A different issue concerns the dating of the preparation of documents by Ivan Serov, head of the KGB, and by Shepilov. Hardy points out that the documents are dated August 24 and August 31, respectively, and thus after Pasternak’s conversation with Berlin, which took place on August 18. In her rejoinder, Stonor Saunders shifts the attention from the date of the documents to when they were prepared. She claims that the documents were weeks in preparation and she confidently asserts that the KGB informer “was most likely” a colleague of Sergio d’Angelo’s at Radio Moscow (his name was Vladlen Vladimirsky). In my book I said that it would be “ill advised” to venture conjectures as to who the informer was (and I explain why). For instance, Sergio d’Angelo’s conjecture is that it was the two Italian PCI officials, Robotti and Secchia, who informed the KGB. In short, we do not have precise knowledge of exactly when or by whom the KGB was informed. However, if the matter was thought by Serov to be so serious as to inform the Central Committee of the CPSU, it is hard to believe that he sat for weeks on this information. As for Shepilov’s memo (dated August 31, 1956), this was obviously written after the KGB memo, and a one-page memo does not take weeks to write (the accompanying enclosure by Polikarpov obviously derives from the review that had just been completed by the editorial board of Novy mir, and thus its being enclosed with Shepilov’s memo is neither here nor there as evidence for when the KGB was informed). I know very well the books And the Clamour of the Chase behind Me: Boris Pasternak and the Authorities, Documents of 1956–1972 (2001) and Ivan Tolstoy’s book Pasternak’s Laundered Novel: “Doctor Zhivago” between the KGB and the CIA (2009), to which Stonor Saunders directs Hardy. Regrettably, neither of the two books has anything decisive to say about the issue under discussion. Tolstoy’s allegation that it was Vladimirsky (whom he calls Vladimirov) who informed the KGB is not corroborated by any evidence. Moreover, had Vladimirsky been the informer, it would be surprising if it had taken the KGB from May 20 (the day of the visit of d’Angelo and Vladimirsky to Pasternak)  to August 24 (i.e. more than 3 months!) to report on it officially to the Central Committee of the CPSU. Perhaps the KGB was not a model of efficiency, but it was certainly more efficient than that. Thus, if one cannot categorically exclude that the KGB was ‘”noting” events before the conversation between Pasternak and Berlin, we also have no positive evidence that warrants Stonor Saunders’ assertion that this was in fact the case.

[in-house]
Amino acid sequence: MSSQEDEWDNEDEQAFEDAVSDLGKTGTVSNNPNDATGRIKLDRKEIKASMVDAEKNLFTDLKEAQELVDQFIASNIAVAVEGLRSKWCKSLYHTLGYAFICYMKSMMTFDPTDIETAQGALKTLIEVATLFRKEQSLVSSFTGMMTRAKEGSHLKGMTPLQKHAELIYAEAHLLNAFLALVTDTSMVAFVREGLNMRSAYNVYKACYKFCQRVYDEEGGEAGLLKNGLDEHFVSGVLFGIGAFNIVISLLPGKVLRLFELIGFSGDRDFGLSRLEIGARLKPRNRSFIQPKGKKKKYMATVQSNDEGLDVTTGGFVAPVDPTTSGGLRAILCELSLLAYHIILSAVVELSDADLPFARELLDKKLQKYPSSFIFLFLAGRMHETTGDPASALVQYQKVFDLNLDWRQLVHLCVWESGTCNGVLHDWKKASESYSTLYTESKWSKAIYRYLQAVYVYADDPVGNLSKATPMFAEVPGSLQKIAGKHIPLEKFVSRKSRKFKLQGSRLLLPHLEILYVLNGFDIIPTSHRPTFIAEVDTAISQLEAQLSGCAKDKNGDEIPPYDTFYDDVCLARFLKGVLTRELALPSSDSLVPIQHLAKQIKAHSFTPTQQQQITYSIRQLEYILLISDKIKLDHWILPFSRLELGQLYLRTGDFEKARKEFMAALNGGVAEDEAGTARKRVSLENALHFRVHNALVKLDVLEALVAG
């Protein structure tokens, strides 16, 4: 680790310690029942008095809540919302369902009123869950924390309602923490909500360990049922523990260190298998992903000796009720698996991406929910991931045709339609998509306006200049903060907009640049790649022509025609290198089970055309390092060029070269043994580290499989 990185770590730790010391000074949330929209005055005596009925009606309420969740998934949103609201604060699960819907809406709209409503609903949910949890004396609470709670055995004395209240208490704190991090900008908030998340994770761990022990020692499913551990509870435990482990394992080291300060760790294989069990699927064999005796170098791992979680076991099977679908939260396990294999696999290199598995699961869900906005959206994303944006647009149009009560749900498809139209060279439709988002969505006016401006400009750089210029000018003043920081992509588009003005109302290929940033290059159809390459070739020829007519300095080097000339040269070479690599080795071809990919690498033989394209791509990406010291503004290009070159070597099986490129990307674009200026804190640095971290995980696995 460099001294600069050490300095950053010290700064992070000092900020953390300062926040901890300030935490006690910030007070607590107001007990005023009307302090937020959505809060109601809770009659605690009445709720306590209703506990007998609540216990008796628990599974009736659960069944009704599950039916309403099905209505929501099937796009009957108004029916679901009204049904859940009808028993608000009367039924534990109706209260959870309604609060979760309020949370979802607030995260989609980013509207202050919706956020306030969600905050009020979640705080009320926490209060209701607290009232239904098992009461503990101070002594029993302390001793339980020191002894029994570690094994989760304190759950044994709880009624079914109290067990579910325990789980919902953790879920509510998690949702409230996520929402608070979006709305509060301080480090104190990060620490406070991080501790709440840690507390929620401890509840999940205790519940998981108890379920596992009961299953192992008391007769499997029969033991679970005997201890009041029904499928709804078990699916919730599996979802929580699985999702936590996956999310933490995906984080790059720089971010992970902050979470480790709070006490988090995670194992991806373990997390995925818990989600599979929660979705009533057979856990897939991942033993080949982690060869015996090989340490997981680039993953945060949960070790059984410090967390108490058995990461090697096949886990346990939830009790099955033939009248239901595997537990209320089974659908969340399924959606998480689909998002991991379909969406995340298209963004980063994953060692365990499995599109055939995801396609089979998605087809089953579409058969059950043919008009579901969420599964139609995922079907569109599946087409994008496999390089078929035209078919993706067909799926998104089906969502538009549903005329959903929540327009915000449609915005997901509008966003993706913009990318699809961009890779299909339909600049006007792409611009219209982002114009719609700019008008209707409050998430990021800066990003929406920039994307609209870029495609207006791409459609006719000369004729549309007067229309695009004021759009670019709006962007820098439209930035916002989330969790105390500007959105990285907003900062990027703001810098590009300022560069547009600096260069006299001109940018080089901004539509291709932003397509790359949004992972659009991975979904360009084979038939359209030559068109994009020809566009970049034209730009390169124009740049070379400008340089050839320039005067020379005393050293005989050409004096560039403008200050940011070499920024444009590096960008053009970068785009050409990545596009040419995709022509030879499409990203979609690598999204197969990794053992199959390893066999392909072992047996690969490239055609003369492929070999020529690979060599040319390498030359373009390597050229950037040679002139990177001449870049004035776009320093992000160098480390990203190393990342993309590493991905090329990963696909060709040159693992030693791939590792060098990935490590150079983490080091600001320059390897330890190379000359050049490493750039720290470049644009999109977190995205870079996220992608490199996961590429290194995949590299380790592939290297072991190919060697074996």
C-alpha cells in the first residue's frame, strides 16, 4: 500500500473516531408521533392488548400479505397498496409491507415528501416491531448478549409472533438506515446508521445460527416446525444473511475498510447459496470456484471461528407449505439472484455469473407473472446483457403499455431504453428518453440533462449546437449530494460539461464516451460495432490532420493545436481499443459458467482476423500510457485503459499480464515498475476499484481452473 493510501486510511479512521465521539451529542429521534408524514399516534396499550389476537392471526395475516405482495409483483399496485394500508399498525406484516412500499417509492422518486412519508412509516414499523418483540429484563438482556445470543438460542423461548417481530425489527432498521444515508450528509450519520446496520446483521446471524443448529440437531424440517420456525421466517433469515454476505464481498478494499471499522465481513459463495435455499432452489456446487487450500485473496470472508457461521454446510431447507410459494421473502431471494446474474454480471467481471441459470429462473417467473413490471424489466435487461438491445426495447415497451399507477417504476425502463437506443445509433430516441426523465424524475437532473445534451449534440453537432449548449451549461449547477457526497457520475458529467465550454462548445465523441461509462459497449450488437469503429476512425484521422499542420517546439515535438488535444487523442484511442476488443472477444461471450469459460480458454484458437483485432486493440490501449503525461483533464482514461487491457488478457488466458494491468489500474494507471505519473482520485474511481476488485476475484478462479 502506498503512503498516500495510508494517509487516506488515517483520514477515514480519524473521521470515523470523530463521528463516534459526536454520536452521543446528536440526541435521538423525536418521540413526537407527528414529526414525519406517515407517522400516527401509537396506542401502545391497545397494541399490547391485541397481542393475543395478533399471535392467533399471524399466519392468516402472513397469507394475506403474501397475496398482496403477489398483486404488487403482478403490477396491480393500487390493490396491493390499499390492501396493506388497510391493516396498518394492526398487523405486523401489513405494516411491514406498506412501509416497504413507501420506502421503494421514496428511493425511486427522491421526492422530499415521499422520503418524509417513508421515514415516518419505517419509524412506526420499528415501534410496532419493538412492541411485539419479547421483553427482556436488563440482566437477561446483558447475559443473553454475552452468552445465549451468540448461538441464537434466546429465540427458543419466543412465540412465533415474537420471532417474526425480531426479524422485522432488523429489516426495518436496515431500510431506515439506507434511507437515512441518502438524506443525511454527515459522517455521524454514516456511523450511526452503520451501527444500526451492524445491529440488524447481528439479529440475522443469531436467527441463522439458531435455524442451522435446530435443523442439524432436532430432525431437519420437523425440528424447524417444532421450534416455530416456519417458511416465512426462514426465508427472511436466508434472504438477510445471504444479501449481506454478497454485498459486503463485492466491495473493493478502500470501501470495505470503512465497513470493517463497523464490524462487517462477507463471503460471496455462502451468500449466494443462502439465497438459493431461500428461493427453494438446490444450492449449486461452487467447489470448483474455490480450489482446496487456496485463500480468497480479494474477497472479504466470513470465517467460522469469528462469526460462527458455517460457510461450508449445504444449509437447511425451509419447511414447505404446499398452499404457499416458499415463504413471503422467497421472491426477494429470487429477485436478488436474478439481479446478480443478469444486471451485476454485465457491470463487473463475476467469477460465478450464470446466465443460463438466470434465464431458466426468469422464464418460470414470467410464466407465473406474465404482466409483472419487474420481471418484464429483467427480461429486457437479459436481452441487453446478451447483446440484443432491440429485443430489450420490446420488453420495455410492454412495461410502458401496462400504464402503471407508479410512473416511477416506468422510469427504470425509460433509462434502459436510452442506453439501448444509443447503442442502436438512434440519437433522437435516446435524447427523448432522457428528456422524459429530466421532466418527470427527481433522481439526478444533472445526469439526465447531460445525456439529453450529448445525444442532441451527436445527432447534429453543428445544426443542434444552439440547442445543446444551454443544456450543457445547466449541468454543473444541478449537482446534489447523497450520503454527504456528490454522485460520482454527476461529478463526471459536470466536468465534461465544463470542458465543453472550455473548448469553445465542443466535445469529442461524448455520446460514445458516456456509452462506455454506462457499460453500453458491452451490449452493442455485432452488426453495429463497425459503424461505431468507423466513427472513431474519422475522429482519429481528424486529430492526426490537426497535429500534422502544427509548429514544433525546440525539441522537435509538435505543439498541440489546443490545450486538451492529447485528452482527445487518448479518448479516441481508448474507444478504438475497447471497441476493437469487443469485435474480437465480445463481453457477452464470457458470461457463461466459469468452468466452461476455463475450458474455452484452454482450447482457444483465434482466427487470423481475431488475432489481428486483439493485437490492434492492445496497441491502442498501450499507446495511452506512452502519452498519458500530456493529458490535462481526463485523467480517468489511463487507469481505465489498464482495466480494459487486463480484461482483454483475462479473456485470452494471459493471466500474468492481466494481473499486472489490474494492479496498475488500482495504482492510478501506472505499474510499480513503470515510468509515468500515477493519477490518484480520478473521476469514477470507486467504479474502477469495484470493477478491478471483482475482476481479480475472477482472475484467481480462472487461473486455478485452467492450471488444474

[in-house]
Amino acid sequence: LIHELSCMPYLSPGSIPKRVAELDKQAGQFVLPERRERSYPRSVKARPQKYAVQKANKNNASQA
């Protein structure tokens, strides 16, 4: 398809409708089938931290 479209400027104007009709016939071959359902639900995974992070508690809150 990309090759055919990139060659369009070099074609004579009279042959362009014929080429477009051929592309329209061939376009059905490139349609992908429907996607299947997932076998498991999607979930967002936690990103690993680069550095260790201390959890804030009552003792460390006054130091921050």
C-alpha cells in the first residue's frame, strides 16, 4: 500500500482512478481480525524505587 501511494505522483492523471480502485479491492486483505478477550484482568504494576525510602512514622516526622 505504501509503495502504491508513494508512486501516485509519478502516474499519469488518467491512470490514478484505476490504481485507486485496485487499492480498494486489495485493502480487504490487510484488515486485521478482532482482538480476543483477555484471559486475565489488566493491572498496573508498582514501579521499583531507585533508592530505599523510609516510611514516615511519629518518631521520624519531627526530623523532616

The case of the Ripellino quote is similar. Stonor Saunders unqualifiedly cites as Pasternak’s own words the following phrase: “to suffer as all true Russian poets have always suffered” (indeed, citing it out of context). Hardy objects that one cannot take these words, found in a letter from Ripellino to Calvino, as necessarily Pasternak’s own. Stonor Saunders retorts that Hardy is applying double standards: why is it fine to attribute to Pasternak a phrase when Berlin cites it and not when Ripellino cites it? (“If we can’t assume they were his own words, as reported by Ripellino, then how can we assume they were his own words when reported by anyone else – Isaiah Berlin, say?”) It seems to me that there is a difference in this case. In his “Meetings with Russian Writers in 1945 and 1946” and related articles Berlin is admittedly reporting conversations with Pasternak and thus, unless there are good grounds to question the faithfulness of what Berlin is reporting, we can safely attribute the reported words, or something like them, to Pasternak. But the context of the Ripellino letter is much more treacherous. First of all, the version of the letter we all worked with is the one I translated from Mangoni’s book Pensare i Libri (Einaudi 1999). Mangoni does not give the full passage and thus the citation in her book (and accordingly in my translation) is truncated after the words “to suffer as all true Russian poets have always suffered”.

Angelo Maria Ripellino (1923-1978)

Angelo Maria Ripellino (1923-1978)

Under the circumstances I would consider it imprudent to go on and attribute those words to Pasternak. For instance, how could we exclude the possibility that Ripellino might have gone on to say: “These words by Tyutchev capture Pasternak’s mood”?

As a consequence of the exchange between Hardy and Stonor Saunders I thought that having the full passage might help. Through a kind colleague in Italy, Chiara Benetollo, I was able to obtain the full context: